Dear Me a thousand years ago (give or take a few seconds),
When I first heard about the Write Path, I knew I wanted to write this blog post (and I give permission for it to be used in the eBook compilation) and I’m excited that this also my 400th blog post (see the party below before you leave cuz there are prizes!).
I knew I wanted to be an author a long time before I started to seek publication. Okay, I probably didn’t know when I was a baby, but I see I looked worried, so maybe I did.
So, if I could actually write to Past me, here is what I’d say:
Am I glad you didn’t know what was ahead? Maybe a little. Becoming a published author is a lot like getting married. Or becoming a mother. Or getting old…
- You don’t know much.
- You don’t know what you don’t know.
- And you don’t believe the people who do know.
- It’s both harder and more wonderful than you expected
Past Me, I know you probably wouldn’t have tried this if you hadn’t stumbled onto Becoming a Writer by Dorothea Brande. You found it in the local library, one of only two writing books on the shelves way back then. I forget the title of the second book (thankfully) because it was awful and negative and particularly dismissive of women authors. Brande’s book was an invitation to explore and try. It gave you the courage to begin. When it re-released, you bought a copy. Even now I only have to look at the cover and feel my spirits lift. So good find, me of then.
Fast forward through many painful starts and crappy writing (wow, don’t you wish you had that remote and could fast forward?), through some playwriting that was both fun and still helpful, pause for my first and second sale with actual money exchanging hands (yay!), to the early 90’s when:
- The first Gulf War
- The television show Scarecrow and Mrs. King
- My Muse
- The Internet
…intersected with your life and got mixed up inside your head. The result was your first completed novel (Pig in a Park, eventually retitled The Spy Who Kissed Me) and your first exposure to actual published authors. Past Me, you weren’t always grateful, but Present Me is grateful for each and every one of them who offered advice. I wish you’d listened to them (see believe the people who do know). It took some whacks upside the head (i.e. rejection letters) before you did begin to believe them. I can still remember your shock and your awe (see first Gulf War – grin) when you began to really understand what you’d gotten yourself into.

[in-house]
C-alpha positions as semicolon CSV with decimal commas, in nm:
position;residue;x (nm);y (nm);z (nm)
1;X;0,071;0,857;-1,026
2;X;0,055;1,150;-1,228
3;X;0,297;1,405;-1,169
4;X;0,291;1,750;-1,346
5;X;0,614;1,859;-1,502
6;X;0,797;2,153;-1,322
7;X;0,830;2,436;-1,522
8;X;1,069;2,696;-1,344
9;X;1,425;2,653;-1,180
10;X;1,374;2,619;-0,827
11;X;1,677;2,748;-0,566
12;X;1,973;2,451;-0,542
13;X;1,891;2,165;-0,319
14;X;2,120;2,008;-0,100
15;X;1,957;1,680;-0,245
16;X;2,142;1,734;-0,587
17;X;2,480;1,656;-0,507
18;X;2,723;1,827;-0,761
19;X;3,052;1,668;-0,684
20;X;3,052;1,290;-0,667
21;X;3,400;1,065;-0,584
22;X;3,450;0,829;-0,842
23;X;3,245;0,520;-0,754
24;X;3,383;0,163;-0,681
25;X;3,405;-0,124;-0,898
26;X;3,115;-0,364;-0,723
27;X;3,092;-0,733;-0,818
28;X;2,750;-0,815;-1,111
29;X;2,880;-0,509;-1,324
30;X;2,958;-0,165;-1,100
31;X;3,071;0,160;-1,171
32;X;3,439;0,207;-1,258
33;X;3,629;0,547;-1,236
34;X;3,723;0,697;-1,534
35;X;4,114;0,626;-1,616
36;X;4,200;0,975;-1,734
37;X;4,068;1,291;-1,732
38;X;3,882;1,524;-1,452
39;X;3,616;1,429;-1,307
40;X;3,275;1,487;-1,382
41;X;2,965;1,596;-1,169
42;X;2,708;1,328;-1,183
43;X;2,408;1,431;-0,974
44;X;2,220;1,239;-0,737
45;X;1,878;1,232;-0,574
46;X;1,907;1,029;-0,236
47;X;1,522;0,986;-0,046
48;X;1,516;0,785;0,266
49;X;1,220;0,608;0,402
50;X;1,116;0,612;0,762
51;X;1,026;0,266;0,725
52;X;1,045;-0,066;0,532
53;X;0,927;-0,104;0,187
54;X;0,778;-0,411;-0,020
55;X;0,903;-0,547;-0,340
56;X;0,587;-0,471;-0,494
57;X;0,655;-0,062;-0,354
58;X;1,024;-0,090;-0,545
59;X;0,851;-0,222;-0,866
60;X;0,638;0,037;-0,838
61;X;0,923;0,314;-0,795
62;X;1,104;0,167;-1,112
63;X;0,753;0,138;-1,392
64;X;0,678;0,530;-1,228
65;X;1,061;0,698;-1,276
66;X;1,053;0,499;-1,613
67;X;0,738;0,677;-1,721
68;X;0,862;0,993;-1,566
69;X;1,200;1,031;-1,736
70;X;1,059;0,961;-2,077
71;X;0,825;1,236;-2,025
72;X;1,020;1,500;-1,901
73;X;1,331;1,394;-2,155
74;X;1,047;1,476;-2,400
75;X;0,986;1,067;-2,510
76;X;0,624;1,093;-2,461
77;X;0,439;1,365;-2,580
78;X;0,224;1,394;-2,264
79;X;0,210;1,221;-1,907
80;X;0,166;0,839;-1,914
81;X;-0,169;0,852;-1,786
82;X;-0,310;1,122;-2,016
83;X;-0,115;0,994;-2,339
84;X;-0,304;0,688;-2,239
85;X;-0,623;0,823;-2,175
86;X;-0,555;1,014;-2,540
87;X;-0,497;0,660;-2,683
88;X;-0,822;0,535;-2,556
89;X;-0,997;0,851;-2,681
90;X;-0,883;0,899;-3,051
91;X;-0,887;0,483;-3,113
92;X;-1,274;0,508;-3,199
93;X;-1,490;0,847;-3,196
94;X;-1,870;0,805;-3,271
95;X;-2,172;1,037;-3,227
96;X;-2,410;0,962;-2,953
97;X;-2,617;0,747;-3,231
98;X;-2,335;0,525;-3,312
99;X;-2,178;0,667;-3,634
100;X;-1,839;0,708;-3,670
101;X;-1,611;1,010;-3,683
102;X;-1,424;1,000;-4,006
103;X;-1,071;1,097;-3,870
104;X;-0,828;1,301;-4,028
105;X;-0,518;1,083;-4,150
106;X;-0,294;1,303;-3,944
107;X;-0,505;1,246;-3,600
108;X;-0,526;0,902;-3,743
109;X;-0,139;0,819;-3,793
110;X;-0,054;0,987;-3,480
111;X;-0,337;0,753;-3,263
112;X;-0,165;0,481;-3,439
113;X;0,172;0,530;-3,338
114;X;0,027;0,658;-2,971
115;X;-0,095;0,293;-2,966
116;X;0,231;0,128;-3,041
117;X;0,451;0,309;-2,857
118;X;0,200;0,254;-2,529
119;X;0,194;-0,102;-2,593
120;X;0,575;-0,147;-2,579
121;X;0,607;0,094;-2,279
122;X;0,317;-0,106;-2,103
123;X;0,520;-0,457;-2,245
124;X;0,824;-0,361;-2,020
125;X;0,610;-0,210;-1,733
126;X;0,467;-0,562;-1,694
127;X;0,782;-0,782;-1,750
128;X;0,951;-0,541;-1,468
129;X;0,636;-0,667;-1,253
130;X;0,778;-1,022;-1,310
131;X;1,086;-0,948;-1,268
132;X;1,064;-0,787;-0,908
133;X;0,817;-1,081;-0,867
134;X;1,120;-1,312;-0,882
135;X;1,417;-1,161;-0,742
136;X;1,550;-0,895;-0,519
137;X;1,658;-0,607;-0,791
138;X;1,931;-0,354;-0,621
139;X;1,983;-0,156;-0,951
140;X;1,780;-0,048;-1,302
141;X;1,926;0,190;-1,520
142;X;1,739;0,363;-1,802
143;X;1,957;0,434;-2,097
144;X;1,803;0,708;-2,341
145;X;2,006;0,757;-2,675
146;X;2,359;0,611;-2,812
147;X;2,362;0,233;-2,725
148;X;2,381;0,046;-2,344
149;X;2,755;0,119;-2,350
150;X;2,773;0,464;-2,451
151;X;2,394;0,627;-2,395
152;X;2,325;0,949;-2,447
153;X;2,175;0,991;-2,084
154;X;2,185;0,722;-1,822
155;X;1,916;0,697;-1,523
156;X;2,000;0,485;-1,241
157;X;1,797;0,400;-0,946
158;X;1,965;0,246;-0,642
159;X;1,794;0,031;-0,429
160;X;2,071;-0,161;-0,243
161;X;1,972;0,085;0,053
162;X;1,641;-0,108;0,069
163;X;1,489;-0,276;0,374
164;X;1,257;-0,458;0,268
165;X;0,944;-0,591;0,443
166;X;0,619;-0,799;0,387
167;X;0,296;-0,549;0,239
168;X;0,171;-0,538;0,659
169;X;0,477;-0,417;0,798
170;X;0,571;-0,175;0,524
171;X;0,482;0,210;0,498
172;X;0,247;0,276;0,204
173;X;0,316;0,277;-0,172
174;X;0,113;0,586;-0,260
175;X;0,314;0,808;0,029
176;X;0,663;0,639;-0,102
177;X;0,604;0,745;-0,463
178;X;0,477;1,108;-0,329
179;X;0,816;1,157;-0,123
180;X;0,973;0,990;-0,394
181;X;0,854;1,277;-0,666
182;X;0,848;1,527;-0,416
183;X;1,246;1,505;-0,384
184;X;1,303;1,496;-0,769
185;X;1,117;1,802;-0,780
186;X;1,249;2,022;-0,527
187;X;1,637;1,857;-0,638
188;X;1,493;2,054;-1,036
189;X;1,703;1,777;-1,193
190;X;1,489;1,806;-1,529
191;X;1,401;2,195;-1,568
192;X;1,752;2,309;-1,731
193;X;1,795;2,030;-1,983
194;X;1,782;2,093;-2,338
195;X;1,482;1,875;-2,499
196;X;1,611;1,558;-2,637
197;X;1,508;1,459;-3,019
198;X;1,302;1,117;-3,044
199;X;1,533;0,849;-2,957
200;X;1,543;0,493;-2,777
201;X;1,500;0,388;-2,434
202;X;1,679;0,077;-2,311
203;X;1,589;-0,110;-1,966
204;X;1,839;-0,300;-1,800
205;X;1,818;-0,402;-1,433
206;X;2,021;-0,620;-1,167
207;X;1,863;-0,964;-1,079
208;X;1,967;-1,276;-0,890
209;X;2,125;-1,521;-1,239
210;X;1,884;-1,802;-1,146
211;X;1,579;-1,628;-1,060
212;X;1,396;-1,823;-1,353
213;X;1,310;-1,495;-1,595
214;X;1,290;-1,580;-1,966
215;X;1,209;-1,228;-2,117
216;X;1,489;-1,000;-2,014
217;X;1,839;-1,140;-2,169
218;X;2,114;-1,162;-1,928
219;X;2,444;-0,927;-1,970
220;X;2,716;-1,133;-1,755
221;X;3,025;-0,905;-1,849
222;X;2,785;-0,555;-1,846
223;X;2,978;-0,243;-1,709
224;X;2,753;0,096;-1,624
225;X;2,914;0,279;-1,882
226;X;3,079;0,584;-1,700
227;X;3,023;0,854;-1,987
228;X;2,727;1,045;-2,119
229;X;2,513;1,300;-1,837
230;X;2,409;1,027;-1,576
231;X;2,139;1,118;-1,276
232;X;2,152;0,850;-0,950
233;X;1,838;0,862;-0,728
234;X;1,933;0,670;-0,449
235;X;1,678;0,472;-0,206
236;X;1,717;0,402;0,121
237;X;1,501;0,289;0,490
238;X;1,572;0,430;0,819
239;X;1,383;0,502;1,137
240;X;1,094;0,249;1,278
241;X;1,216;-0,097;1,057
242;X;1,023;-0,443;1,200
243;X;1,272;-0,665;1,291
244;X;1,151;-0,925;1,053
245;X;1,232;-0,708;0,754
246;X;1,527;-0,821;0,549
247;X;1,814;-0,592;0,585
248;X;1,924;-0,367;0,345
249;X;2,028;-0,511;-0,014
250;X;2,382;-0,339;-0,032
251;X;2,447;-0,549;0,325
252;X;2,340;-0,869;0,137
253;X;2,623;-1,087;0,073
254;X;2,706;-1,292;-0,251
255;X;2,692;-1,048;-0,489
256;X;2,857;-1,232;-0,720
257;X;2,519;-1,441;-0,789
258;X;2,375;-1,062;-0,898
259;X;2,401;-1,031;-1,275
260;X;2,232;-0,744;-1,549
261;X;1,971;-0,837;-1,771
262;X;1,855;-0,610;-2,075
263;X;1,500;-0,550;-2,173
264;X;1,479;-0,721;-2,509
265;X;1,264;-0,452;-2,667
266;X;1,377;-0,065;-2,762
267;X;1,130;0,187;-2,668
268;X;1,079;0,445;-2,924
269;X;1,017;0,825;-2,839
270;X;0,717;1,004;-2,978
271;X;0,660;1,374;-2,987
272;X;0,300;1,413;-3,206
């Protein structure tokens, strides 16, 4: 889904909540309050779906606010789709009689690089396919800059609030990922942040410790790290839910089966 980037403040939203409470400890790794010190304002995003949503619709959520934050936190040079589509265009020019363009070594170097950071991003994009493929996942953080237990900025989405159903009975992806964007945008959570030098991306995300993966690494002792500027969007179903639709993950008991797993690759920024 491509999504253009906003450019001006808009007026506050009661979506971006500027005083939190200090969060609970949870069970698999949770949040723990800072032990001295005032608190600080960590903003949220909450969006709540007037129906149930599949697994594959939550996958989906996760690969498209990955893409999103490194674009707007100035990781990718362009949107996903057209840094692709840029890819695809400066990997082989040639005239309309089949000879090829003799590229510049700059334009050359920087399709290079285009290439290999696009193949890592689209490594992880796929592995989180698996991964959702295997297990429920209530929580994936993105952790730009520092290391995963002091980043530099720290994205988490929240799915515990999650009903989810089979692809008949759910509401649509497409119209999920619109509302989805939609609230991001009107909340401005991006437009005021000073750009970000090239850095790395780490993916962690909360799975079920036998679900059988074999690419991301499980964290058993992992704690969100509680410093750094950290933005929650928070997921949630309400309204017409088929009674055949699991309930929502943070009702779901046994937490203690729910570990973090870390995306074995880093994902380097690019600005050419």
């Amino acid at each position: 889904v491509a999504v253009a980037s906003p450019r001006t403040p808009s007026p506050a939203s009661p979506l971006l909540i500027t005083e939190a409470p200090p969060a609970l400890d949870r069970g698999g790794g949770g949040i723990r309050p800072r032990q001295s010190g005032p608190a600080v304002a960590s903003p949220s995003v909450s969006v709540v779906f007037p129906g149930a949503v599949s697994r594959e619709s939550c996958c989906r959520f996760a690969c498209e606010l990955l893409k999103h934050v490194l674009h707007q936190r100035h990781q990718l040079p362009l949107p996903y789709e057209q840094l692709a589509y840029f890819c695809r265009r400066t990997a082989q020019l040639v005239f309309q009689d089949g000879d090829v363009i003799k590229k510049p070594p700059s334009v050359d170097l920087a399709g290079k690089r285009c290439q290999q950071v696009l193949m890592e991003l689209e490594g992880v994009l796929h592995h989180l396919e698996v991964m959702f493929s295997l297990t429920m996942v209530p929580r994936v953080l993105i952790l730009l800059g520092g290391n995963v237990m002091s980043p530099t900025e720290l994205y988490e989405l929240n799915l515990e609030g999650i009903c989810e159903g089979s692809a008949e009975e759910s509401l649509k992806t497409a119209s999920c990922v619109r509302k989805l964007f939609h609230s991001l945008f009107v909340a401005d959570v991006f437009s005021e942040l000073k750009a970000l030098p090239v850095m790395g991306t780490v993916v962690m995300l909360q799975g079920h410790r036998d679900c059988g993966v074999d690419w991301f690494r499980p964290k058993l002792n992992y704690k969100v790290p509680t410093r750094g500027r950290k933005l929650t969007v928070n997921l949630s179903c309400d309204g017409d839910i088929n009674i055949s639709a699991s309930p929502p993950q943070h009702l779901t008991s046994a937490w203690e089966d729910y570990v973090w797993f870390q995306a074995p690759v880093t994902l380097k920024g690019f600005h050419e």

Would it have changed that much if you’d believed? Probably not. But you might not have picked that first agent because she had on this awesome denim dress on when you met her. Though it was a great dress. And what happened wasn’t her fault. Or yours.
Advice You Should Have Listened to:
- Don’t pick an agent because they will take you. Or because of what they are wearing. In other words:
- Don’t be desperate. You don’t make good decisions when you’re desperate.
- Even a good agent might not be right for you. Or she might work for someone who is a nightmare. Or you’re just the wrong fit. It happens.
- Yes, you are running a business, even when you think you’re not.
Advice I’m Glad You Didn’t Listen to:
- Everyone who told you “you can’t do that because…”
This is a business ruled by “that’s how it’s always been done…” Past Me, I’m glad you weren’t. That you did it your way, even when it was swimming against the current. For a really long time.
Some things I’m glad you did: